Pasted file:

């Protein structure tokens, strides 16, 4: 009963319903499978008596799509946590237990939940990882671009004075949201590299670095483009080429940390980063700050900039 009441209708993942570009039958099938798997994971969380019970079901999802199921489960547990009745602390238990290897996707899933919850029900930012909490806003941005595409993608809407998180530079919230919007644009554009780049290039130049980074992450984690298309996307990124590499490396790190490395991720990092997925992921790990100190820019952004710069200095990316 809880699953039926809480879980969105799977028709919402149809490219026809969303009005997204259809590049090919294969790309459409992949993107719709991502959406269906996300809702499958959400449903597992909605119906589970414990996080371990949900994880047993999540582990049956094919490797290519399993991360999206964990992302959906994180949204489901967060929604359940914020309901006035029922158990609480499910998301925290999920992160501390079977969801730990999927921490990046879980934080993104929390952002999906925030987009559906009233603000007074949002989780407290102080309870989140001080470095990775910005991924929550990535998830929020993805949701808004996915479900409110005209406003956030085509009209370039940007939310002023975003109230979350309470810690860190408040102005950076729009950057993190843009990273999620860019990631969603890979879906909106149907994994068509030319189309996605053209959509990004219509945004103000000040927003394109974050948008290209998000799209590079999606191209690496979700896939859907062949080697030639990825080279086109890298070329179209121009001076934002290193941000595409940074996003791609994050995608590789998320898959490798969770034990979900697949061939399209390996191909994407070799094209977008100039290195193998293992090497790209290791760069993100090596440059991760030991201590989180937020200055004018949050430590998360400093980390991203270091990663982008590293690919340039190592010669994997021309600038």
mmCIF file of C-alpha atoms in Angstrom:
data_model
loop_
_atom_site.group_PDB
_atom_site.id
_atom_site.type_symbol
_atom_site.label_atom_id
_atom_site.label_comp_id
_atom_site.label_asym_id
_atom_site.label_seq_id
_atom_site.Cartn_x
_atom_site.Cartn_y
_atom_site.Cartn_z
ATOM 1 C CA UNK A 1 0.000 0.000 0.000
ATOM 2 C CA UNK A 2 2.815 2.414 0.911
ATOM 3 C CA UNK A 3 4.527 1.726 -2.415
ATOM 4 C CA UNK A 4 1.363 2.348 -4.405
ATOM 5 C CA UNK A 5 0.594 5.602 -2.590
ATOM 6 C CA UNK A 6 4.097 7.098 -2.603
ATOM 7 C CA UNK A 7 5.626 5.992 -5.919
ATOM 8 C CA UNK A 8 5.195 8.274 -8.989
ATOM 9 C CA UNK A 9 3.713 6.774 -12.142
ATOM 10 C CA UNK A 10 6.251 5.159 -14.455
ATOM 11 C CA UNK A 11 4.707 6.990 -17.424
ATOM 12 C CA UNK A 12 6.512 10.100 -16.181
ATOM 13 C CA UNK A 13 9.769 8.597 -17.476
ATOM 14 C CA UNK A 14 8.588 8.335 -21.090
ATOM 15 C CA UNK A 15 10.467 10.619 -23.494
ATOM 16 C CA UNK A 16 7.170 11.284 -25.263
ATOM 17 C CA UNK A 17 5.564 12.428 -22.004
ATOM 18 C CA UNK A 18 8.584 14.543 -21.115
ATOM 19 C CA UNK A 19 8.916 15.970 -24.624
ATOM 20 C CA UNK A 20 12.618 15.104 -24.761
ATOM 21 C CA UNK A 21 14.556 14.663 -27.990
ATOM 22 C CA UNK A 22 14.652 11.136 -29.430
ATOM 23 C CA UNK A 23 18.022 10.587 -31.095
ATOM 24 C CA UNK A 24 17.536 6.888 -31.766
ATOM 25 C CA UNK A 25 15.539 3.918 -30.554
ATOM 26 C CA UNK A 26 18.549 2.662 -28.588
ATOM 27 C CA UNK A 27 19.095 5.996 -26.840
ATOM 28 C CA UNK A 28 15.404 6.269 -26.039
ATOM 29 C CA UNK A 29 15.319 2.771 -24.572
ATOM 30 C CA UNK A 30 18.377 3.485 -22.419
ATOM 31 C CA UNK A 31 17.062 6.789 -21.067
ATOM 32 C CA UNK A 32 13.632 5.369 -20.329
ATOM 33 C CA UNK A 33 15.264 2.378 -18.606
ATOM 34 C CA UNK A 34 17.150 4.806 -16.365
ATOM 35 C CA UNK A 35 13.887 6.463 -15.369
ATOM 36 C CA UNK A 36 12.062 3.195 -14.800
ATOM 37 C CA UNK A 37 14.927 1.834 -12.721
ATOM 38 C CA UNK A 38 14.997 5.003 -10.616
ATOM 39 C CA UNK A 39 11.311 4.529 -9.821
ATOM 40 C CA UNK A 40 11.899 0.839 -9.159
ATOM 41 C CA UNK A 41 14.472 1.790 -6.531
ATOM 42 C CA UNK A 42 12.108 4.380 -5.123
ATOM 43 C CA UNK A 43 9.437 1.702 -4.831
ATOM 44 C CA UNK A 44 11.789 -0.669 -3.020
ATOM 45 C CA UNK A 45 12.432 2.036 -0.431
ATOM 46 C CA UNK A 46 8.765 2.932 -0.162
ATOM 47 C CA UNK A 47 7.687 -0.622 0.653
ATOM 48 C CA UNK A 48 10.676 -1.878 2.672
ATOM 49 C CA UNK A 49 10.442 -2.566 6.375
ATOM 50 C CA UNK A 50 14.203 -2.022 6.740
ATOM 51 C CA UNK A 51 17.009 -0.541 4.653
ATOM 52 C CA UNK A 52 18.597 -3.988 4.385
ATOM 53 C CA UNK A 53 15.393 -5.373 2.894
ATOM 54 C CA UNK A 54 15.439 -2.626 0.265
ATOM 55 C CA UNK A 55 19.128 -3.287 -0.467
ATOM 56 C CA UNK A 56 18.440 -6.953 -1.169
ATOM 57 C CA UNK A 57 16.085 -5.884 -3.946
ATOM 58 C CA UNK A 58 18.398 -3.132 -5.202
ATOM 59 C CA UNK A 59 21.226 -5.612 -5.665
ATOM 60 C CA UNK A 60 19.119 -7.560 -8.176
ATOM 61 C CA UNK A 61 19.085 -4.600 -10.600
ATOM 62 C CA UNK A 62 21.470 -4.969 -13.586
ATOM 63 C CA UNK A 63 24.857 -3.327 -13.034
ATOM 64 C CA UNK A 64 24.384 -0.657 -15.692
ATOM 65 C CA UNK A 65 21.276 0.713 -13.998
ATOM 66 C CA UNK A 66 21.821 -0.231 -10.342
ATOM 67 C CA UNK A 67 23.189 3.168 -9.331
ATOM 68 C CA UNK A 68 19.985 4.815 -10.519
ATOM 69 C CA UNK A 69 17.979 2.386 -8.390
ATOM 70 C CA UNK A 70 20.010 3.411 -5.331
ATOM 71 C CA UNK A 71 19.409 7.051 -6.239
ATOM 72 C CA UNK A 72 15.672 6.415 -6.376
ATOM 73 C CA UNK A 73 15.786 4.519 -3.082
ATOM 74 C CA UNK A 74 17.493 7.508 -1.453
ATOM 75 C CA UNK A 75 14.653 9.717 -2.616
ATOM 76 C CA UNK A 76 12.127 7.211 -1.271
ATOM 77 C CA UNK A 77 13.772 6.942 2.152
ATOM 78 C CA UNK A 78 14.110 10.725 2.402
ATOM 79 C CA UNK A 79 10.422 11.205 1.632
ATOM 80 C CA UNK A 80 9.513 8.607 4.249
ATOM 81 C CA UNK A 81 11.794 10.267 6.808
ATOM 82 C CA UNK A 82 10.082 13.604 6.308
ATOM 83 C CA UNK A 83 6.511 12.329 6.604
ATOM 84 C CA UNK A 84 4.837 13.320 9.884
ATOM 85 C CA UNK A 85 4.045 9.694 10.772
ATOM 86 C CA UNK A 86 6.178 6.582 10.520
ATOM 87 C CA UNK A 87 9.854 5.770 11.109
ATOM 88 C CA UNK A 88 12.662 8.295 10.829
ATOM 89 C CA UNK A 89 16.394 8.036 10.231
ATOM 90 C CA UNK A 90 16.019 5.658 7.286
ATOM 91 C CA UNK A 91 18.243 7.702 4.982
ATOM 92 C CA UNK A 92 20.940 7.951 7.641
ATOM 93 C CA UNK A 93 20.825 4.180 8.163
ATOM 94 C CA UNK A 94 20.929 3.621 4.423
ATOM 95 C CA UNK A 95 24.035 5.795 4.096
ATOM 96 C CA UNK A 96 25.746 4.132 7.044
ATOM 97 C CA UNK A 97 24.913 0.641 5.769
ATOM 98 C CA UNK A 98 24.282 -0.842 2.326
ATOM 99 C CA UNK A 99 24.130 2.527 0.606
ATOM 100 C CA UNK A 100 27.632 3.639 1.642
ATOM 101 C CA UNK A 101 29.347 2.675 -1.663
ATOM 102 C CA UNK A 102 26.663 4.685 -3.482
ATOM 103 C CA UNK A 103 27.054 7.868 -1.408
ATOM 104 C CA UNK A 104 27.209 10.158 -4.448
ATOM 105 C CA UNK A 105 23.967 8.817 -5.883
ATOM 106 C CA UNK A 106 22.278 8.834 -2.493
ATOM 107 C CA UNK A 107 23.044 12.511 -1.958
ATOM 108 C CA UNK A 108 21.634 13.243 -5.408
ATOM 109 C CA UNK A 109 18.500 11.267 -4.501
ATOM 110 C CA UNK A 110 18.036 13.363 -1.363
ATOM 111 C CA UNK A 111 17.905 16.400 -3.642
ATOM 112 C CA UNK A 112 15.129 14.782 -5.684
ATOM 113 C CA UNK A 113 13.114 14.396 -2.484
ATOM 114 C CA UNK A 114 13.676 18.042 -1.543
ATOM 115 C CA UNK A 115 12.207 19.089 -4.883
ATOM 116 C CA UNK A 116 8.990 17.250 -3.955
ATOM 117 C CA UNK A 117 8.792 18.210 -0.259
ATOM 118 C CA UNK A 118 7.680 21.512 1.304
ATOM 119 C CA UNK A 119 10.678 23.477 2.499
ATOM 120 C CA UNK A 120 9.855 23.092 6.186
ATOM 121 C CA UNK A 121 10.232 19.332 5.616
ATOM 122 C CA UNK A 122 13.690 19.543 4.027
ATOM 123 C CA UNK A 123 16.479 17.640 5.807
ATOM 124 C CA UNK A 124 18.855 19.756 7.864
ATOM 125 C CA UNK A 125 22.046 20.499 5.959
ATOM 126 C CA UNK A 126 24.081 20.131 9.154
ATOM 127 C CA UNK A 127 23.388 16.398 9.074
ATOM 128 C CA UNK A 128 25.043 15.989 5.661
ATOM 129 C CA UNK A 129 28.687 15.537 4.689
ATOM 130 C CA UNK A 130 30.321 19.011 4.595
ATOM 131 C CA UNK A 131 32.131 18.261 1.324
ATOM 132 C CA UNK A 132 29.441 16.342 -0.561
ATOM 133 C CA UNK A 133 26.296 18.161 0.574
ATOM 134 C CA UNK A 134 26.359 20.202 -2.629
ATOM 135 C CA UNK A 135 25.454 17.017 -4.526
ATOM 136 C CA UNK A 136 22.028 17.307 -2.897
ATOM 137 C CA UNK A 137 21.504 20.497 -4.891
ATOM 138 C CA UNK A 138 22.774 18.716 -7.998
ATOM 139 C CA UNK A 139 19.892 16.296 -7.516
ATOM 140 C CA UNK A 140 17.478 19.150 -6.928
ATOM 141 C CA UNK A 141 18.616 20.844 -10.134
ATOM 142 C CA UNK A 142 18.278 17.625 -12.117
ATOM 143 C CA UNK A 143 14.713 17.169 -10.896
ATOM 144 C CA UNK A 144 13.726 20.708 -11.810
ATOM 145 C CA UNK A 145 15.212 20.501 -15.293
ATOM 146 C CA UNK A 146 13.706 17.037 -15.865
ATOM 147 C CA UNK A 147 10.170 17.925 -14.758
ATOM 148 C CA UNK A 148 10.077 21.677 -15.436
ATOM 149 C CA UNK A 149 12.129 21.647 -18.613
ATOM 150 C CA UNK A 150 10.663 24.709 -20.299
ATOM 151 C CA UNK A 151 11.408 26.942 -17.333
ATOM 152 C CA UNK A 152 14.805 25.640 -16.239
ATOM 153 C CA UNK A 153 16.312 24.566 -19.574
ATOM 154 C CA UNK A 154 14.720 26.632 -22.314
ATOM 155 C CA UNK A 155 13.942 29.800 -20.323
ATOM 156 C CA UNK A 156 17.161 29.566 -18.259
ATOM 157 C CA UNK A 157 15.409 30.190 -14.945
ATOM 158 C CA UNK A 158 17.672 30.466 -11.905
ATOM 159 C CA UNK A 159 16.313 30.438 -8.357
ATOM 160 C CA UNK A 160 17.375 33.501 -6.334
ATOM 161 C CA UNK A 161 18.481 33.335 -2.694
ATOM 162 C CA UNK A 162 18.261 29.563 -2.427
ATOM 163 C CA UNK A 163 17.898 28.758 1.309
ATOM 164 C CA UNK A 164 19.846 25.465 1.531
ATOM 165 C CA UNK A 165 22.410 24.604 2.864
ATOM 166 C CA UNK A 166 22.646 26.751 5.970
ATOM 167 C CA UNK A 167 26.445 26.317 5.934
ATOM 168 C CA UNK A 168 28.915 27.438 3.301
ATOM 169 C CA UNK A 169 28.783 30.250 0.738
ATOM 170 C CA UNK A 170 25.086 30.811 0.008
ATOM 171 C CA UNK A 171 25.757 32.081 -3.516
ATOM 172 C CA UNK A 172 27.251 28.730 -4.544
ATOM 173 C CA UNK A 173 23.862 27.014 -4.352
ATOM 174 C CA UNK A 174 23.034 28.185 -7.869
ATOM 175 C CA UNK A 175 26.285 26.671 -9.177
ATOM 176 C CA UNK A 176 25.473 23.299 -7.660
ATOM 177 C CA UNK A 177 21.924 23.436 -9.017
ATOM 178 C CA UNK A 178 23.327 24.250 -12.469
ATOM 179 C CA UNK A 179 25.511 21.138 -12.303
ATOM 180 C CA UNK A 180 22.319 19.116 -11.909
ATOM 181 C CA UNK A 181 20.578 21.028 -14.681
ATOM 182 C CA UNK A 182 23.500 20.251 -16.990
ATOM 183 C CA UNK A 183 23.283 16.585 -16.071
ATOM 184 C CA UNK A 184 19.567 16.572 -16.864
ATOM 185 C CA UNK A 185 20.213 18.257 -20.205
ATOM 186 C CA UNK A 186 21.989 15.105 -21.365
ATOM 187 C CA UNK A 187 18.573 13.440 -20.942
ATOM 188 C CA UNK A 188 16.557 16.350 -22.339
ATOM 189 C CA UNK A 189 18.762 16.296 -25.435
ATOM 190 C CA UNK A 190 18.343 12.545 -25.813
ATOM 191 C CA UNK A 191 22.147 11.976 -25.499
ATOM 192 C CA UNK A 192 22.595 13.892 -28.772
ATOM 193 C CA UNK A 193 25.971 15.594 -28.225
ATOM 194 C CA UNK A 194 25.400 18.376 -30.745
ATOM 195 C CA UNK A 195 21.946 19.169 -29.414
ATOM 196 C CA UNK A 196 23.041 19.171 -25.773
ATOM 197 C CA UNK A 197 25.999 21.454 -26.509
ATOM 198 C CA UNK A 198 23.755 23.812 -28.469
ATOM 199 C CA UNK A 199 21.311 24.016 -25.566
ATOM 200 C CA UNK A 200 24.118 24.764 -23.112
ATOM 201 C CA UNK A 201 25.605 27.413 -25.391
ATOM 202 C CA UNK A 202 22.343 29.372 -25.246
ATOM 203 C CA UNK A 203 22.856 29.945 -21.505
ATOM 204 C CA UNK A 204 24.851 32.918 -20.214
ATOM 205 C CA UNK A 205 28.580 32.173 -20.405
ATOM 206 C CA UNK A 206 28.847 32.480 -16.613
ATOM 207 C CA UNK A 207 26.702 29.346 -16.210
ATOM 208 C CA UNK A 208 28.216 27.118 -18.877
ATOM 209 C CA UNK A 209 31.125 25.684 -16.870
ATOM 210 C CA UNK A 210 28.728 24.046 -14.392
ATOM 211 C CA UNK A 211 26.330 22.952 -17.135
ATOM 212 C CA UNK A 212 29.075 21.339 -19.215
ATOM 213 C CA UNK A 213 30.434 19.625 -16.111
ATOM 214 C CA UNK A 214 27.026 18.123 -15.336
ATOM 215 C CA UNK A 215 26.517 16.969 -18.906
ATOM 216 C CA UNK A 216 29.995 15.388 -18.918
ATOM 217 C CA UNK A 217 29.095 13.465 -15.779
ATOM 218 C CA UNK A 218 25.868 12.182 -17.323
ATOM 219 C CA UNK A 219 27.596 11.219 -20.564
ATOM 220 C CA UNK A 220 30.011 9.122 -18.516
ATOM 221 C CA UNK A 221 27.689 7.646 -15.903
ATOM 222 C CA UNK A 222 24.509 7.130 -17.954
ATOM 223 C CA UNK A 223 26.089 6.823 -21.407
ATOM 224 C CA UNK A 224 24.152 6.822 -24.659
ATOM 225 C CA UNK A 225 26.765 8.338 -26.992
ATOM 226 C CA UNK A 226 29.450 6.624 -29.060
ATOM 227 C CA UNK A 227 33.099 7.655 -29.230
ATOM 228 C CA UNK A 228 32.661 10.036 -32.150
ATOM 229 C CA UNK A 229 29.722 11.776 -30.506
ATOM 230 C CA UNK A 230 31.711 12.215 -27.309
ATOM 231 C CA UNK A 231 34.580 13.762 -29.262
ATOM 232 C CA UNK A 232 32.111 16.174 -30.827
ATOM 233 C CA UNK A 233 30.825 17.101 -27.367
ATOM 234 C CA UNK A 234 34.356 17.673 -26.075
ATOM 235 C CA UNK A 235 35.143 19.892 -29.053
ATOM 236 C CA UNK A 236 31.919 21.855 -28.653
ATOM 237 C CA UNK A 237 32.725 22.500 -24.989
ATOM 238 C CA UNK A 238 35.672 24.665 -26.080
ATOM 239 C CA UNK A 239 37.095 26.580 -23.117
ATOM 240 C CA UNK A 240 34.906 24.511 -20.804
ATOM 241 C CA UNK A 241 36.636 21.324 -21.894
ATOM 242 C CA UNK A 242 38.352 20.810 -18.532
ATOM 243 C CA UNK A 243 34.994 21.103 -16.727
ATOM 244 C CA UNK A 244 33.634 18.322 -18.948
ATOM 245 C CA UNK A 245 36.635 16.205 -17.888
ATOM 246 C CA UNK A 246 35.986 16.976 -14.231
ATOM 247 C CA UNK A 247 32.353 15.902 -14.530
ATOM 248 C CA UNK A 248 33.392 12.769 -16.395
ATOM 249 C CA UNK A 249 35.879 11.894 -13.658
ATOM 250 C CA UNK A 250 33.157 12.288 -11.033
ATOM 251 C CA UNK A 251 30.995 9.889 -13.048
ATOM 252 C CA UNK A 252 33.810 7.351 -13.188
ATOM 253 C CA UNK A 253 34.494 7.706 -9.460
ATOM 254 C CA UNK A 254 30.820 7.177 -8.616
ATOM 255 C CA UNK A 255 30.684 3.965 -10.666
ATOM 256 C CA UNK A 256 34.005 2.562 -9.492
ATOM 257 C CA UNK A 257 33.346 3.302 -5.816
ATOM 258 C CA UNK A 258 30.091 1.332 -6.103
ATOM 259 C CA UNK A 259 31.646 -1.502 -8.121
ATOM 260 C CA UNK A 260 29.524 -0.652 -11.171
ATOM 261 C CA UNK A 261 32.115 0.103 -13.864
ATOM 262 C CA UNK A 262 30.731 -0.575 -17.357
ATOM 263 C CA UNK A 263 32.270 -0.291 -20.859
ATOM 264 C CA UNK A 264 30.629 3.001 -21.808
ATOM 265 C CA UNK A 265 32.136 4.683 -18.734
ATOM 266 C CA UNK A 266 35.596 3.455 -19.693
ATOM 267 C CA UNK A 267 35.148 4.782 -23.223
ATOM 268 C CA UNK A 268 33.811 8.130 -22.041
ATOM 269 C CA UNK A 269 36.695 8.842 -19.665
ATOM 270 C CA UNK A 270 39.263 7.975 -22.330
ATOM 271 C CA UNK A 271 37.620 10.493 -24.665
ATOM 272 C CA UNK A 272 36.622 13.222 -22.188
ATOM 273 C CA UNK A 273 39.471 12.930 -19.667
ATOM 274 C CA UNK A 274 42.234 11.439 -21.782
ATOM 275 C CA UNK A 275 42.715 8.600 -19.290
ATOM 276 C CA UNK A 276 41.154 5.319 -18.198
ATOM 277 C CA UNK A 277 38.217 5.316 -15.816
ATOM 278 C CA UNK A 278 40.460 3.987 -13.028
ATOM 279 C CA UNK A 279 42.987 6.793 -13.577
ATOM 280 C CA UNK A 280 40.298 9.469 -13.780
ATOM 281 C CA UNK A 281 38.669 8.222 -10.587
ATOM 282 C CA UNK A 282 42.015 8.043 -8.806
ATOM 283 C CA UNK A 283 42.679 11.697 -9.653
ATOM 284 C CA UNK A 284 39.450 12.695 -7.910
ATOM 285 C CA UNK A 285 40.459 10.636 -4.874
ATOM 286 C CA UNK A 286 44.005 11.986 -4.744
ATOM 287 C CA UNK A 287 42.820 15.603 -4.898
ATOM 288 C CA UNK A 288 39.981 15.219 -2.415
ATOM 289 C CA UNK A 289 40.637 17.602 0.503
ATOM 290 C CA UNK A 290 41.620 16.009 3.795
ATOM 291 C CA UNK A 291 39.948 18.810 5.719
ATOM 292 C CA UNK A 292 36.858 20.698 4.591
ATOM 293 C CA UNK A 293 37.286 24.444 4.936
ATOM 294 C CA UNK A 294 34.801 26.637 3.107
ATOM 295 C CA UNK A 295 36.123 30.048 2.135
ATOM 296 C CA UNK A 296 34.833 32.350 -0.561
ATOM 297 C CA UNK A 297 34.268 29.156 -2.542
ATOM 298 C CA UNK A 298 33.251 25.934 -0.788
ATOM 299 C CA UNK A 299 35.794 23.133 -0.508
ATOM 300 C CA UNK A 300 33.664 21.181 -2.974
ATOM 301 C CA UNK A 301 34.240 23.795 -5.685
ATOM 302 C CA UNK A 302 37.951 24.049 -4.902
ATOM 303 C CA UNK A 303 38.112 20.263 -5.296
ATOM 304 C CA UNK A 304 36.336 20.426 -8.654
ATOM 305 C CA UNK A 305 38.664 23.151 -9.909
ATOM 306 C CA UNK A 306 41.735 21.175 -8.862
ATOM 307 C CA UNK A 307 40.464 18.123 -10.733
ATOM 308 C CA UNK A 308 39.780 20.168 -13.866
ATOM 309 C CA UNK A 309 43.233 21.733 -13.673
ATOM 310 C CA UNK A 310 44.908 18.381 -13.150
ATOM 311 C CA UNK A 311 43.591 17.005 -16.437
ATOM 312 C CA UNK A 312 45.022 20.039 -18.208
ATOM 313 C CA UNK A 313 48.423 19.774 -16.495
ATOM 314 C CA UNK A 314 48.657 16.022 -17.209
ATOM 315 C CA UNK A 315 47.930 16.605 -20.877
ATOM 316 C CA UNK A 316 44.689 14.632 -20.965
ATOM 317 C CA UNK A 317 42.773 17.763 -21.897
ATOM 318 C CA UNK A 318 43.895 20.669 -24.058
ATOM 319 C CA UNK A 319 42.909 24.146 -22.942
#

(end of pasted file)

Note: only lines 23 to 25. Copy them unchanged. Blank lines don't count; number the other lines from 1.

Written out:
ATOM 9 C CA UNK A 9 3.713 6.774 -12.142
ATOM 10 C CA UNK A 10 6.251 5.159 -14.455
ATOM 11 C CA UNK A 11 4.707 6.990 -17.424